In Yemen, a civil war has raged since August. But there has been little news from the battlefield because the Yemeni government is tightly limiting coverage of the conflict. In addition, relief agencies are having a hard time getting aid to thousands of Yemenis who have been displaced by the fighting.
The obstacles that blocked a delivery of supplies from Saudi Arabia on a recent day are an example of the difficulties.
It all seemed simple: Load three trucks with 200 tents, 300 plastic sheets, 700 mattresses and other humanitarian aid, and drive that aid from southern Saudi Arabia to northern Yemen.
Sultan Khilji, with the United Nations High Commissioner for Refugees, said the tents and other supplies were bound for more than 3,000 Yemenis who are among the estimated 150,000 left homeless by fighting between rebels in the country's north and Yemeni government forces.
But when the aid trucks reached the border checkpoint, Saudi officials halted all movement — and told NPR to stop recording. They said the Yemenis should come get the aid. By telephone, Yemeni officials said the Saudis should let the U.N. drive the aid over the border.
In the end, the trucks spent an entire day in a no man's land between the two countries.
A Proxy War?
The delay illustrates the complexity of not only the Yemeni civil war but also Yemen's relationship with its neighbors. The rebels in this war are Zaidis, followers of a branch of Shiite Islam. Zaidis ruled Yemen, which is predominantly Sunni, until 1962, when they were defeated in a bloody war that drew in Yemen's neighbors Saudi Arabia and Egypt.
Saudi Arabia, along with most other Sunni-dominated Arab countries, comes down on the side of the Yemeni government in the current conflict, says Turki al-Faisal, who heads the King Faisal Center for Research and Islamic Studies in Riyadh, Saudi Arabia, and was the longtime director of Saudi intelligence.
"We recognize the government of Yemen as the legitimate representative of the Yemeni people and will continue to do so. The Yemenis have complained of outside interference. That should stop," he says.
The outside interference he refers to are claims by the Yemeni government that the Shiite rebels are supported by Iran, which is largely Shiite. Some Arab media reports say the Saudis are secretly sending money and arms to bolster Yemen's government forces. Iran and Saudi Arabia officially deny these claims.
But some Western and Arab analysts are convinced the conflict in Yemen is a proxy war that pits Iran against Saudi Arabia. Faisal says the war is simpler than that.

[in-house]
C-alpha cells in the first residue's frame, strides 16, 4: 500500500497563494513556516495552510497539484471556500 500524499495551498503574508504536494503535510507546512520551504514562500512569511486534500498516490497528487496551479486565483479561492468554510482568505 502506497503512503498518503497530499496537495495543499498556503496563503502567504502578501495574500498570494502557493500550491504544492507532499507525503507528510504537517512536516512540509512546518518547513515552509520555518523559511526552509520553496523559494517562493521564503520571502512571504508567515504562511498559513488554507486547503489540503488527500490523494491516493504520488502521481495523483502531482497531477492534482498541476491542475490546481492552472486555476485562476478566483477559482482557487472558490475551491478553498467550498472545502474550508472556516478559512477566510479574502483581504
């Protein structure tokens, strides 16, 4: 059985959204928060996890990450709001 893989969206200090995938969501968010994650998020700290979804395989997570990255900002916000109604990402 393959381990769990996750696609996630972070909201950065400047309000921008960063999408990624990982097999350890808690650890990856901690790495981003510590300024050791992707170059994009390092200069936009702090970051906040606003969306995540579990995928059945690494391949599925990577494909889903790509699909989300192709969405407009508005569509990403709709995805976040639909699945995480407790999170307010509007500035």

"It's a conflict in Yemen between Yemenis," he says.
Either way, Saudi Arabia is adamant that the war not spill over into its territory. That concern has escalated as the fighting moves closer to the Saudi border.
Ahmed Hadi Thafer Subhani, who works for a Yemeni relief agency, says some 200 Yemeni families — many of whom are his own relatives — tried to flee to Saudi Arabia but were denied access.
Some people who already had Saudi residency papers were allowed in, he says, but many others were not. They were told they need a special document from the Yemeni government to cross the border.
Anwar Majid Eshki, an analyst at the Middle East Center for Strategic and Legal Studies in Jidda, Saudi Arabia, says too many Yemenis are already entering the country illegally. More, he says, would only make way for criminals or, worse, militants affiliated with al-Qaida, which has regrouped in the impoverished nation in recent months.
"Every time the smugglers come to Saudi Arabia — [bringing in] people and weapons and [explosive] materials — all of them come from Yemen," he says.
Human-rights groups say border guards should distinguish between asylum seekers and smugglers.
Back at the border post, the three aid trucks idled while U.N. workers tried to negotiate passage. The war was raging just a few miles away. Across the border, along the single road that leads to the worst of the fighting, thousands of Yemenis were stranded.
The few Yemenis still allowed to pass through this post said they had come to Saudi Arabia to buy basic items like rice, milk and water. They said they would return to Yemen and sell the goods at a profit.
The next day, approval finally came for the aid trucks to cross into Yemen. Two days after that, U.N. officials said the aid was delivered to the people who need it most.